In this introduction to an online symposium on Feminist Judgments: Rewritten Opinions of the United States Supreme Court, the editors of this groundbreaking project reflect on the journey and what remains to be done.


Gender Justice: The Role Of Stories And Images, Linda L. Berger, Kathryn M. Stanchi Jan 2018

Gender Justice: The Role Of Stories And Images, Linda L. Berger, Kathryn M. Stanchi

Scholarly Works

In this book chapter, Professor Berger argues for thoughtful metaphor-making and storytelling in legal writing. Exploring legal rhetoric with an eye for gender justice, she argues metaphor and narrative shape perspective and ask the reader to join the writer in the imaginative work of seeing one thing as another. The same shift in perspective that leads to re-conception—a shift that takes advantage of metaphor and narrative’s ability to say what only they can say—is what writers aim to achieve when they use metaphor and narrative for feminist and social justice advocacy.


Telling Stories In The Supreme Court: Voices Briefs And The Role Of Democracy In Constitutional Deliberation, Linda H. Edwards Jan 2017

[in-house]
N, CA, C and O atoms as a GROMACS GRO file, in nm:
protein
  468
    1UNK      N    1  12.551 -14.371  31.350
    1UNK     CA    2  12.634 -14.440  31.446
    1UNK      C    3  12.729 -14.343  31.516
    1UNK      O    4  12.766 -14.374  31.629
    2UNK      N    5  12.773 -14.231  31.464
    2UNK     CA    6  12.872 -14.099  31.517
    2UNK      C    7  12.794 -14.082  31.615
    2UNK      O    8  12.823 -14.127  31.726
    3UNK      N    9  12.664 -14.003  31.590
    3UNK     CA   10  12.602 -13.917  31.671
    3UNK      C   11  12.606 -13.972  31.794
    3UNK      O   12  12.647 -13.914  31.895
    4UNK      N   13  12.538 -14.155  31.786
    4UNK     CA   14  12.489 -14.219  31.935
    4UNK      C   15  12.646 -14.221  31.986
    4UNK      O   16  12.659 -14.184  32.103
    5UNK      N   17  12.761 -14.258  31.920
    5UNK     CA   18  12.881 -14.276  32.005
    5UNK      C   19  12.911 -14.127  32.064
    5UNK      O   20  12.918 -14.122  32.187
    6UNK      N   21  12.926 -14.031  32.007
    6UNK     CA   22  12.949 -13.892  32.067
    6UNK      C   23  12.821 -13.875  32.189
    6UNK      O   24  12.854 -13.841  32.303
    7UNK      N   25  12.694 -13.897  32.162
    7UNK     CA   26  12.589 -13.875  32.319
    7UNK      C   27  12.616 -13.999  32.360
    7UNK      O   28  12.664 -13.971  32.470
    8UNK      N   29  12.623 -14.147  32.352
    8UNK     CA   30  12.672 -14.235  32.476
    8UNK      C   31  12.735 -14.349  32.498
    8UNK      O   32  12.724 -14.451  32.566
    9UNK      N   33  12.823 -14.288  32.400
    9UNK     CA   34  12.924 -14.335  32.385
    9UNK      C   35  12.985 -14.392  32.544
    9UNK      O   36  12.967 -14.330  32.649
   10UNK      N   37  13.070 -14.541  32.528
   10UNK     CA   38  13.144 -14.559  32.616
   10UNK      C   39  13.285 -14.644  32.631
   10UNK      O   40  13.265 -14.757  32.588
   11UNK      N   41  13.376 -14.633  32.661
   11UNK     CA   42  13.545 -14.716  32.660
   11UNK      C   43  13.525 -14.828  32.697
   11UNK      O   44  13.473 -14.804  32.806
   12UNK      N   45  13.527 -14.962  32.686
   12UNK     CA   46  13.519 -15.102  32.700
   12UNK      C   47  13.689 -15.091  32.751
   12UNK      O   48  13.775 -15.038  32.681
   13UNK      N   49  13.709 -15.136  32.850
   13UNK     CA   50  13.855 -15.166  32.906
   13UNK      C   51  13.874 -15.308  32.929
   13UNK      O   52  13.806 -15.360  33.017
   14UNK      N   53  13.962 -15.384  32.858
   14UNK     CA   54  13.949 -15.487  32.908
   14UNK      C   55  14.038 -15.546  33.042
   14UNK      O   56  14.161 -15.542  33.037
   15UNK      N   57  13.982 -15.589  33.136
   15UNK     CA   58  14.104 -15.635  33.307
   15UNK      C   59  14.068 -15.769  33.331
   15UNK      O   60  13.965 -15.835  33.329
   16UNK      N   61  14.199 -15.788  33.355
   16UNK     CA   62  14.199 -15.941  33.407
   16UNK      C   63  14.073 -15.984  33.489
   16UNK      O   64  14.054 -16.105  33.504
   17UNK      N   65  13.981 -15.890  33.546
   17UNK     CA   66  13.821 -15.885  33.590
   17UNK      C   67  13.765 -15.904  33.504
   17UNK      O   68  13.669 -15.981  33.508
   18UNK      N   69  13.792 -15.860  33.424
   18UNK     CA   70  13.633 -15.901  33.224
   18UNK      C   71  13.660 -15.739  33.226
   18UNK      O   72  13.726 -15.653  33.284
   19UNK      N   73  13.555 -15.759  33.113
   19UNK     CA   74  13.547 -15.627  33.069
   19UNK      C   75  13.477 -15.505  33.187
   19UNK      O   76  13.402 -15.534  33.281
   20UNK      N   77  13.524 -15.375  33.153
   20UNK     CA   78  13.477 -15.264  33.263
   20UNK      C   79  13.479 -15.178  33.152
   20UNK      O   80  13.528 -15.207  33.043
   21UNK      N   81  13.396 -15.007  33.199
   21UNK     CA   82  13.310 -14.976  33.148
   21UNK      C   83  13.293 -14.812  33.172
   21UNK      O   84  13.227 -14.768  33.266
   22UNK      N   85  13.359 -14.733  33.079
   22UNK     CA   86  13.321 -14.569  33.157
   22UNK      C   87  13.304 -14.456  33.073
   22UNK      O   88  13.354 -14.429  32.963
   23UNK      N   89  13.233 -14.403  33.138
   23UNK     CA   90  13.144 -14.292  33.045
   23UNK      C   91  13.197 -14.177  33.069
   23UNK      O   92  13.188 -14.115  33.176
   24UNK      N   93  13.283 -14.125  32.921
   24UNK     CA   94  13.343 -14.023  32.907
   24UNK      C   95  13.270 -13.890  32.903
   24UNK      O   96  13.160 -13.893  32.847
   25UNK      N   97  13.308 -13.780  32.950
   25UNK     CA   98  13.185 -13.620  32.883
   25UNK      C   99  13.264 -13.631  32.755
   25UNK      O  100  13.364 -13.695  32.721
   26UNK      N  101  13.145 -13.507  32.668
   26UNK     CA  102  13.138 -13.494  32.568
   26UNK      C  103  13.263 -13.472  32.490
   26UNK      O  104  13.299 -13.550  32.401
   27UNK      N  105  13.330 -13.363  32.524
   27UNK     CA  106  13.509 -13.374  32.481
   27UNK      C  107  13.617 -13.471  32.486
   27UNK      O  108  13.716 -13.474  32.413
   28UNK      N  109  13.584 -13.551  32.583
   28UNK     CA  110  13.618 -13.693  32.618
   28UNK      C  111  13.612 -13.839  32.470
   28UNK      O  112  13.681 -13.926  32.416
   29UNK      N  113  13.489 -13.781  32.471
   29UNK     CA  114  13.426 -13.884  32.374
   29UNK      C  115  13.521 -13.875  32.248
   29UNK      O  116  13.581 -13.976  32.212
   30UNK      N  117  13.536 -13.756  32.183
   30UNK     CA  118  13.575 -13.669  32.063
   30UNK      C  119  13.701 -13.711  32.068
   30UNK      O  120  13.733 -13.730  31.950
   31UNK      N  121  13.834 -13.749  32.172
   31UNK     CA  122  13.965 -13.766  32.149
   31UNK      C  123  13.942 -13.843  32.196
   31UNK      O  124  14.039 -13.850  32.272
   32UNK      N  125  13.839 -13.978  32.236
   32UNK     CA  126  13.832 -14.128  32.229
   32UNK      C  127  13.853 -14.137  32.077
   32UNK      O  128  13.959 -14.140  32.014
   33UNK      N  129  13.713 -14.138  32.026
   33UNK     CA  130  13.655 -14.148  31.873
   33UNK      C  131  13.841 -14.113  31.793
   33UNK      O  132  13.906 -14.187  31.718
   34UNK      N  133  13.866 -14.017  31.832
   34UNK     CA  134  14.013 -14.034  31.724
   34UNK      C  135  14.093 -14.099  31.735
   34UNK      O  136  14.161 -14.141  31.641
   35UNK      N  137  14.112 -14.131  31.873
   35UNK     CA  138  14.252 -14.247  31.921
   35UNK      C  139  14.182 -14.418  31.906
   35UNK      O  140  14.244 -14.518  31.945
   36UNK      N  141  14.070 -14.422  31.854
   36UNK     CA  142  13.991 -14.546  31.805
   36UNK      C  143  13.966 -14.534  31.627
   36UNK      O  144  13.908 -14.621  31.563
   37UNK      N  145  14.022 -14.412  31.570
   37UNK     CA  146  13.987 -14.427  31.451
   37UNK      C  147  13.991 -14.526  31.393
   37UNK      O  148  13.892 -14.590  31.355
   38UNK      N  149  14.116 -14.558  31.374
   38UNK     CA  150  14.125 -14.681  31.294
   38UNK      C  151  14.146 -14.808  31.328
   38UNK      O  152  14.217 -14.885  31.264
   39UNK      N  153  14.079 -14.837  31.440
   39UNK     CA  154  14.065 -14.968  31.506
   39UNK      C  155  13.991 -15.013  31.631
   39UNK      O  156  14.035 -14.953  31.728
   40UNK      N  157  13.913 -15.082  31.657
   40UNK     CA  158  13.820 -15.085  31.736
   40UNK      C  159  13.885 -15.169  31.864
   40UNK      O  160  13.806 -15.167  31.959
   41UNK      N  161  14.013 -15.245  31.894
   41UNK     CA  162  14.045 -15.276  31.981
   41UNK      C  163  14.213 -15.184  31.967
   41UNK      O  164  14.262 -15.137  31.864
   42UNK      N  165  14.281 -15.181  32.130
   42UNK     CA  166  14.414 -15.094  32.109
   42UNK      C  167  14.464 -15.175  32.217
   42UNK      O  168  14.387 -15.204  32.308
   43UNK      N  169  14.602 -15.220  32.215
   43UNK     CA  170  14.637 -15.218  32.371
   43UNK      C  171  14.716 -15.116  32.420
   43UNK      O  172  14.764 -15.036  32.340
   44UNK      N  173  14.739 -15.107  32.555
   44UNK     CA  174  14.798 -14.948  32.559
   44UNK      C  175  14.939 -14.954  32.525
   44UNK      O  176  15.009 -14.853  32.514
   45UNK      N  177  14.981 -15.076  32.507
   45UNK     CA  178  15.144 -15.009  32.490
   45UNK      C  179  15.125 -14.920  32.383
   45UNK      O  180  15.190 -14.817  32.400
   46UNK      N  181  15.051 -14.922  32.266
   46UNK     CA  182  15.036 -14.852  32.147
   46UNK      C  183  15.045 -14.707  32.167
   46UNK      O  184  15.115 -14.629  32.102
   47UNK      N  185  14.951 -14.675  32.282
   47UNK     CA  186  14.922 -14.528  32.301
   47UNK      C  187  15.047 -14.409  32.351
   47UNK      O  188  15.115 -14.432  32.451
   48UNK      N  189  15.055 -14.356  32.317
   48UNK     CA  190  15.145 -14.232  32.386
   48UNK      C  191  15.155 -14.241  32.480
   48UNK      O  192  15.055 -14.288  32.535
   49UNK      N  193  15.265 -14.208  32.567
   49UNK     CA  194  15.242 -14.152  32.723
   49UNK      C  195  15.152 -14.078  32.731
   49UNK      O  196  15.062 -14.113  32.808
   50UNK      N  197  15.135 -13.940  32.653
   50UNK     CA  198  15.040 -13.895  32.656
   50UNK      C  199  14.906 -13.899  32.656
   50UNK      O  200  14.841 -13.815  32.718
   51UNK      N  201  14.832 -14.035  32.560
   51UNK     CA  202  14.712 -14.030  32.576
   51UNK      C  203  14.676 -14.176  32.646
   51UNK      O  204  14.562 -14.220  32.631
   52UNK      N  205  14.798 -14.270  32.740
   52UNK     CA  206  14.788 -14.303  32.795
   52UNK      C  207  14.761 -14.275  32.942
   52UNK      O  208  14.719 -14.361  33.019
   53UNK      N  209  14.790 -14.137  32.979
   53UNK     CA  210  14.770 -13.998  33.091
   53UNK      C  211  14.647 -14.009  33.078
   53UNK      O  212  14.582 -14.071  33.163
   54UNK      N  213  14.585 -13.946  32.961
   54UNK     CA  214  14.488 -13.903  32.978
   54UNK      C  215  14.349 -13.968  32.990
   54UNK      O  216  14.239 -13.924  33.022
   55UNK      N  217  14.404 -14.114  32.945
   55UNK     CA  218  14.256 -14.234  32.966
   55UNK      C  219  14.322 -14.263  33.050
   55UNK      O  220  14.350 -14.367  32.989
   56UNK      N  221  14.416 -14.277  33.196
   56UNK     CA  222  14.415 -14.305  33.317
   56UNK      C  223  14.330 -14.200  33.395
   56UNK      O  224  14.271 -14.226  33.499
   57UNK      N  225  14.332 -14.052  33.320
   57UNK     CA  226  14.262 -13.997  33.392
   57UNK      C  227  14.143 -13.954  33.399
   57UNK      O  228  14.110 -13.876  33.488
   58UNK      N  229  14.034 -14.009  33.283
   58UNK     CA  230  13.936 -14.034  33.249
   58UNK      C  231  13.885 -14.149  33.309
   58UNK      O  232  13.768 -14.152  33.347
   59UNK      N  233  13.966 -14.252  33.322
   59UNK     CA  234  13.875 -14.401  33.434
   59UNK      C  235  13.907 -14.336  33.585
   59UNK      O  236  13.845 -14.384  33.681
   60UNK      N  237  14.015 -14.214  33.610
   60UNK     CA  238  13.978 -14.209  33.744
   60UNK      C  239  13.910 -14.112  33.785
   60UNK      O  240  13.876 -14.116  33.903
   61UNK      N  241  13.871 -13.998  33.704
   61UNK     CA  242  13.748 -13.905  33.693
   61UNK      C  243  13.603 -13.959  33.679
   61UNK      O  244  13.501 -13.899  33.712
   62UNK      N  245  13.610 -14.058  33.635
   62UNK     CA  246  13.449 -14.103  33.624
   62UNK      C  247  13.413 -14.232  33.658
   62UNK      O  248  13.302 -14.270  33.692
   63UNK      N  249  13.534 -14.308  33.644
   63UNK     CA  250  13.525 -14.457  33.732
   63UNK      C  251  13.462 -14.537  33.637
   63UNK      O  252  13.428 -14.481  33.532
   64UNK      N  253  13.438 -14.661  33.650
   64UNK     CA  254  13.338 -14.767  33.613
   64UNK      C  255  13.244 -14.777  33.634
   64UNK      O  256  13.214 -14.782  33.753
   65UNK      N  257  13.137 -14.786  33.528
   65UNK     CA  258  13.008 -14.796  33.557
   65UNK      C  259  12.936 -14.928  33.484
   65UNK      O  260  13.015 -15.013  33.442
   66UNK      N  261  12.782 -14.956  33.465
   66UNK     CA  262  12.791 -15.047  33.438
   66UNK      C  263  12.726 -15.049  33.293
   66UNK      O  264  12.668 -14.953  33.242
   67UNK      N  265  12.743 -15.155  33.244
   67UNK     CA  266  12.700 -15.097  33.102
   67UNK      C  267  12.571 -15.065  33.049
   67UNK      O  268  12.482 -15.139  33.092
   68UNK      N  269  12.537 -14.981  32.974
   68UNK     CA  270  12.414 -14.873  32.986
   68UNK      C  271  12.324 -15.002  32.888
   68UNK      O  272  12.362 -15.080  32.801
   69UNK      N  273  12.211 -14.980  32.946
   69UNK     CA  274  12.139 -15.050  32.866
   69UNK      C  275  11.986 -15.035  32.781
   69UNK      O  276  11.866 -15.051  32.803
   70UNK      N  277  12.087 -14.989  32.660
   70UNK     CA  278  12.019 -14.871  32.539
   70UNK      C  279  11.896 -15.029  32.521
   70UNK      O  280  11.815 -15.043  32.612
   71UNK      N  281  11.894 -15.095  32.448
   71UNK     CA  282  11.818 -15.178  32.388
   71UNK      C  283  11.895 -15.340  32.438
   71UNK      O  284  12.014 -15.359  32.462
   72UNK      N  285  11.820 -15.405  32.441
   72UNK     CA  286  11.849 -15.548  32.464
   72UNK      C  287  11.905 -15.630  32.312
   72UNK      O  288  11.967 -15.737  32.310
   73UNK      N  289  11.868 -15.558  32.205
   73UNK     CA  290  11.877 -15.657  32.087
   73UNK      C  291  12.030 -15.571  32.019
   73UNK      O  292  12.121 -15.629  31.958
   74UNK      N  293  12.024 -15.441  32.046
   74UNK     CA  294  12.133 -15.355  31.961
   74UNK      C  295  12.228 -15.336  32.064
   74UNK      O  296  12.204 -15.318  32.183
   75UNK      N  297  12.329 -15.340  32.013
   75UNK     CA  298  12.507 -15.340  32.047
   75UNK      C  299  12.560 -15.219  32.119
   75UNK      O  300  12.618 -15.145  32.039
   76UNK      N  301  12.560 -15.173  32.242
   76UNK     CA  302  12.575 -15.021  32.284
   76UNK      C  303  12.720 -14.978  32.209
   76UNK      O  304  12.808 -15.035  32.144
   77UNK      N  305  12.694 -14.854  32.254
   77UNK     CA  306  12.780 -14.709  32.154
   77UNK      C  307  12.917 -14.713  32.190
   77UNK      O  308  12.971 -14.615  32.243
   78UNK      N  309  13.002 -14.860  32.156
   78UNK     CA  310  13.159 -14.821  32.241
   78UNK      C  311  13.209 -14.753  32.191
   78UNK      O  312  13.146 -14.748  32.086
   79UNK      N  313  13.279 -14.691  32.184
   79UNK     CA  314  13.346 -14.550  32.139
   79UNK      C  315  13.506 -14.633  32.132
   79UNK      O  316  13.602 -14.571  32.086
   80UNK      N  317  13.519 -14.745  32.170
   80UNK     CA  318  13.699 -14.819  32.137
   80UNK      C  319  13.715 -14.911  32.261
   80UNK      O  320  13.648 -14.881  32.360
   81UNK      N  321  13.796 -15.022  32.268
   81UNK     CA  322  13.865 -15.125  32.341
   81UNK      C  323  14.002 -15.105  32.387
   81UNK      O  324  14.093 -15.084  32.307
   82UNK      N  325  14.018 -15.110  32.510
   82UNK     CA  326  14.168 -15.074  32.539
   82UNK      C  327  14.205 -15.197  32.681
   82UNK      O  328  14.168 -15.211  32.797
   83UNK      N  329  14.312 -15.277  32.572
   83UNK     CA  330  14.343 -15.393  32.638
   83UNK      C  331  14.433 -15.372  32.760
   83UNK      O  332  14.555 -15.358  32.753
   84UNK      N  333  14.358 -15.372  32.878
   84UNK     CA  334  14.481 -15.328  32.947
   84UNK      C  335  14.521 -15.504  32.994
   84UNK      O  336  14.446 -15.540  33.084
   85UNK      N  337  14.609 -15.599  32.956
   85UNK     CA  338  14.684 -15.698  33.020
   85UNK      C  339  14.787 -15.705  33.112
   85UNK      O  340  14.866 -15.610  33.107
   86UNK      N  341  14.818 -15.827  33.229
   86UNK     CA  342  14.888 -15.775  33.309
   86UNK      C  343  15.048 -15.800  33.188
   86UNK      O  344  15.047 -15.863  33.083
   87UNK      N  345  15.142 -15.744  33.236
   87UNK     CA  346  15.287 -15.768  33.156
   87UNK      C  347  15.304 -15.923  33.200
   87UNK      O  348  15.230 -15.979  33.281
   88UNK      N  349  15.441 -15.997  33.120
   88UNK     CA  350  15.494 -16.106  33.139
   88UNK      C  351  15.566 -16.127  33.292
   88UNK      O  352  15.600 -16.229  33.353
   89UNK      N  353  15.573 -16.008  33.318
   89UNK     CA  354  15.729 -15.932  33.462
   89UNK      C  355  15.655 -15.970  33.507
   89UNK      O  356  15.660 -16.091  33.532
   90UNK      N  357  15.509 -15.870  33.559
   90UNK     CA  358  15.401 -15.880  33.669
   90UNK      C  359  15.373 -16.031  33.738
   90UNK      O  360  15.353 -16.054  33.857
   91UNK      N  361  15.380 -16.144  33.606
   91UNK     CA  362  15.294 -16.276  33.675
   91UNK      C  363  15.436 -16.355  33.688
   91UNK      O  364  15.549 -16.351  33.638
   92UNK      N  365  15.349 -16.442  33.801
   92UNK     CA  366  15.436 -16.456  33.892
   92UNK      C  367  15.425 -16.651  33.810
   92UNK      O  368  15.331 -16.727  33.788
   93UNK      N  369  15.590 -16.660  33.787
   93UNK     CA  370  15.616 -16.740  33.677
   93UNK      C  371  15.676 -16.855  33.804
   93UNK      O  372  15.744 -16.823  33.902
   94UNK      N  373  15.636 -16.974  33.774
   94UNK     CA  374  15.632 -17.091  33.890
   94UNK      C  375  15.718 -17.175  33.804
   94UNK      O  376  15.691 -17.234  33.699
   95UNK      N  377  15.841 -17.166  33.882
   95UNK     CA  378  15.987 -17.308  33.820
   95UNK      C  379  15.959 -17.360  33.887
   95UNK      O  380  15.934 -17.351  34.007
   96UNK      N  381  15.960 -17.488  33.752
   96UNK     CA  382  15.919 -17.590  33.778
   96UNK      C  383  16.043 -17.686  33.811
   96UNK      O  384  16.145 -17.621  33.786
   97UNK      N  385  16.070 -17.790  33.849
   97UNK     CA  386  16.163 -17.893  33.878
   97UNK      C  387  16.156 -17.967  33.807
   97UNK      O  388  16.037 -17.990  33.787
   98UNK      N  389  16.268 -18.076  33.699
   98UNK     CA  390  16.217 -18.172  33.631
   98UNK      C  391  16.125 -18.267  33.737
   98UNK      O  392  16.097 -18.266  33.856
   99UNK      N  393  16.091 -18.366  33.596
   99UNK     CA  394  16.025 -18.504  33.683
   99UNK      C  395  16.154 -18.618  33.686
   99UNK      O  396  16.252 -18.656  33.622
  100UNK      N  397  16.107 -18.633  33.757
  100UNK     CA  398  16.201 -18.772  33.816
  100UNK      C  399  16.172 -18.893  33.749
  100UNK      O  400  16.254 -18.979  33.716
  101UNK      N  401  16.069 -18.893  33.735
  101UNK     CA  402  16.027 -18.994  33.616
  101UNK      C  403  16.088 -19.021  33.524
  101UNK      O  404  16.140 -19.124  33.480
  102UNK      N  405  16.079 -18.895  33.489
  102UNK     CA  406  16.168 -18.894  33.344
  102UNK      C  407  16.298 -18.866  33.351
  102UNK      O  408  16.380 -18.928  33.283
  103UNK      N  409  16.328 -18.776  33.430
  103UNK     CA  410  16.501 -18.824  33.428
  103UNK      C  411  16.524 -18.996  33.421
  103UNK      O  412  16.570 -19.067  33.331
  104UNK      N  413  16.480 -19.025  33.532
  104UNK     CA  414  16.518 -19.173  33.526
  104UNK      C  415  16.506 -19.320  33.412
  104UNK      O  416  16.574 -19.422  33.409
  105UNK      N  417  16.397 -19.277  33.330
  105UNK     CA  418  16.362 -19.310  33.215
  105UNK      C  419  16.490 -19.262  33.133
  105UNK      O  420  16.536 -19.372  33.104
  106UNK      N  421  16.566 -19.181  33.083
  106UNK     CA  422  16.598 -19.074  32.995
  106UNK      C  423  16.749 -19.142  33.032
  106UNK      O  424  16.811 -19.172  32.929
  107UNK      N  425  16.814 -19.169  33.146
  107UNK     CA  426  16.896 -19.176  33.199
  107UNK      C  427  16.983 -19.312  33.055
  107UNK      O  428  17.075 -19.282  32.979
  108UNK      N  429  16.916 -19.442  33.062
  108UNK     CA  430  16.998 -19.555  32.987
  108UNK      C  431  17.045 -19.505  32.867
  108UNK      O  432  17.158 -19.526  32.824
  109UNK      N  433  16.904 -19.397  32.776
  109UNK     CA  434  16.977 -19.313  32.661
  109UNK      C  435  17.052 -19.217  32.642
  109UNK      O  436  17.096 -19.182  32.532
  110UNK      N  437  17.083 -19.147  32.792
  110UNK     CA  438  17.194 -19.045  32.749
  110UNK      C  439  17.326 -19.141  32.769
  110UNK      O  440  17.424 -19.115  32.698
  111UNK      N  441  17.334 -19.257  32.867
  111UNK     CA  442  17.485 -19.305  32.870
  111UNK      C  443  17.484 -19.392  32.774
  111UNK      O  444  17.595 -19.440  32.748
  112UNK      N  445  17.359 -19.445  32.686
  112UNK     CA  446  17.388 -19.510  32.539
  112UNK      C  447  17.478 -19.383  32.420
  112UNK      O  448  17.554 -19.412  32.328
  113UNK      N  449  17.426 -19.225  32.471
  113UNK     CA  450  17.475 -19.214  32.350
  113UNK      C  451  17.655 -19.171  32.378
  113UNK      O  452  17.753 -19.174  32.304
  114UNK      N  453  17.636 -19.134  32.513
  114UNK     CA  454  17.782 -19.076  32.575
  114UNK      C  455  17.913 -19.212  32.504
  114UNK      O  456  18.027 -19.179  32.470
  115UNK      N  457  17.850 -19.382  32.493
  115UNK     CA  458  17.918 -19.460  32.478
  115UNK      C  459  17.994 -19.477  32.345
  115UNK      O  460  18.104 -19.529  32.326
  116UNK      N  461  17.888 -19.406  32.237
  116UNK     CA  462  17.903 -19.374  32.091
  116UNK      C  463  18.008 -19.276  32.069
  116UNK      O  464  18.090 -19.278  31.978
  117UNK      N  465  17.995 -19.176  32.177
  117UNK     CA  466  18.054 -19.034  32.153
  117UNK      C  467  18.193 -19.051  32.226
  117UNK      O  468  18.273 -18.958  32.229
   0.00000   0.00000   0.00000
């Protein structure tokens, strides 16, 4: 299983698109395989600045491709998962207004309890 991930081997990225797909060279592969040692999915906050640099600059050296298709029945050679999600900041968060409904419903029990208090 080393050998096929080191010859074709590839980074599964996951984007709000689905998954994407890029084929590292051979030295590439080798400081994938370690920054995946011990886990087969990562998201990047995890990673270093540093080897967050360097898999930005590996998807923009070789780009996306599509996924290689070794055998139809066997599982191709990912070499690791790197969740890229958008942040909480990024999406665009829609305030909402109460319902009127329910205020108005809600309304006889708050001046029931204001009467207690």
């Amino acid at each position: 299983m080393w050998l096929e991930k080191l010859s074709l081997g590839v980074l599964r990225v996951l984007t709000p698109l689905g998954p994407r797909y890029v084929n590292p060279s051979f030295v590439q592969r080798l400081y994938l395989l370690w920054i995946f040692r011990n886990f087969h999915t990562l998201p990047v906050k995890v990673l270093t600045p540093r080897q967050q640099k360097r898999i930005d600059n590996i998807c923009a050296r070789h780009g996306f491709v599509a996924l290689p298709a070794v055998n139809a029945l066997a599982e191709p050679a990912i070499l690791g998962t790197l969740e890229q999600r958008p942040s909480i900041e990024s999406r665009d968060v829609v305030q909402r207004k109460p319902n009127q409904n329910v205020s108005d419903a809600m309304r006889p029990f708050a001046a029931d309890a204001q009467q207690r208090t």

Telling Stories In The Supreme Court: Voices Briefs And The Role Of Democracy In Constitutional Deliberation, Linda H. Edwards

Scholarly Works

On January 4, 2016, over 112 women lawyers, law professors, and former judges told the world that they had had an abortion. In a daring amicus brief that captured national media attention, the women “came out” to their clients; to the lawyers with or against whom they practice; to the judges before whom they appear; and to the Justices of the Supreme Court.

The past three years have seen an explosion of such “voices briefs,” 16 in Obergefell and 17 in Whole Woman’s Health. The briefs can be powerful, but their use is controversial. They tell the stories of ...


Pregnant "Persons": The Linguistic Defanging Of Women's Issues And The Legal Danger Of "Brain-Sex" Language, Andrea Orwoll Jun 2016

Pregnant "Persons": The Linguistic Defanging Of Women's Issues And The Legal Danger Of "Brain-Sex" Language, Andrea Orwoll

Nevada Law Journal

No abstract provided.


Ministering (In)Justice: The Supreme Court's Misreliance On Abortion Regret In Gonzales V. Carhart, J. Shoshanna Ehrlich Jun 2016

Ministering (In)Justice: The Supreme Court's Misreliance On Abortion Regret In Gonzales V. Carhart, J. Shoshanna Ehrlich